Negative quarter in Japan, China accompanied by signs of optimism

Yen rises post-Brexit, while China’s economy takes steps to become consumer-driven

Jason_Mark_sm_150dpi_RGBMarkets were down in Japan and China in the second quarter. While it appears Japan will continue to show weakness in the short term, there were several bright spots in China that give us cause for optimism.

Yen strengthens post-Brexit

The Invesco International and Global Growth team continues to be strongly underweight Japan. During the quarter, the Nikkei 225 Index was down over 7% when measured by the yen. However, if we consider a US dollar return, the Nikkei was actually up just over 1%.1

So why did the yen strengthen over 8% in the quarter?


Why we believe China A-shares may be included in the MSCI Emerging Markets Index in the coming years

We outline the importance of the Chinese economy to global markets and emerging markets investing

Mike_ShiaoGlobal index provider Morgan Stanley Capital International (MSCI) recently said it would not add China’s local currency shares (Chinese A-shares) to its benchmark emerging markets (EM) index due to concerns about transparency in Chinese markets and capital controls of regulators.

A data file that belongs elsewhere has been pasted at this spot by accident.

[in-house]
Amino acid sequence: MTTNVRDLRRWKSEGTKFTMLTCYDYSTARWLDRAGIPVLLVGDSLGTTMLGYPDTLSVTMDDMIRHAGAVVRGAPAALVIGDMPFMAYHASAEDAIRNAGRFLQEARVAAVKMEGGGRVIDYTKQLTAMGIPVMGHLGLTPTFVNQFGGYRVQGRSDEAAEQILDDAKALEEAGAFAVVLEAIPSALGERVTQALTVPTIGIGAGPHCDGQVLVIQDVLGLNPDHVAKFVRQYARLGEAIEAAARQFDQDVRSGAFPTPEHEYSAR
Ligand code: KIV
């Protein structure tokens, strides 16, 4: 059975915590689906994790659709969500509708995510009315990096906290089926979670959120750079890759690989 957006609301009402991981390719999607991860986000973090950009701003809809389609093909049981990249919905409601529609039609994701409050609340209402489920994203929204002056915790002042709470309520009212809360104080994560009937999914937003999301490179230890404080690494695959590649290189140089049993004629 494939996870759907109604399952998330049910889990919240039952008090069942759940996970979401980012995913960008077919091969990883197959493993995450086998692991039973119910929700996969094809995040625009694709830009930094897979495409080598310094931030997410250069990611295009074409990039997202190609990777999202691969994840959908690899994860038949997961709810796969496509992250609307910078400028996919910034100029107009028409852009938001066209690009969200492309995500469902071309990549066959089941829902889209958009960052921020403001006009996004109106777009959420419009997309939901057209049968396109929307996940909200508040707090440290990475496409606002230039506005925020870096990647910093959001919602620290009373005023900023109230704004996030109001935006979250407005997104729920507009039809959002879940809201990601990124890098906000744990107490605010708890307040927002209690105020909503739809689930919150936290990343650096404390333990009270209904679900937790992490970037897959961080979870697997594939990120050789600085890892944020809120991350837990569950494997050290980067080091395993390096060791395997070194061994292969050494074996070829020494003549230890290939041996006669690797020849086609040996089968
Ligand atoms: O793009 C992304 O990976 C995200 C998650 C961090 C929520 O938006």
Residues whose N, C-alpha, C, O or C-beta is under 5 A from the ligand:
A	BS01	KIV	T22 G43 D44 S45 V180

Given current market sentiment, it is perhaps not surprising to us that MSCI erred on the side of caution. However, we believe a small percentage of China A-share inclusion, such as 5%, is highly possible in the next


China and Japan: Valuations are standing in the way of opportunity

Growth remains elusive, and high-quality companies still look expensive

Jason_Mark_sm_150dpi_RGBWhile the first quarter was negative for Chinese equities, the Invesco International and Global Growth team is cautiously optimistic on China in the near term given the government’s stimulus measures, and even more optimistic in the longer term as China transitions from an export-led economy to a consumer- and services-driven economy. In Japan, however, we see that government stimulus has not been effective, and growth remains elusive.

China: Valuations look too high in most sectors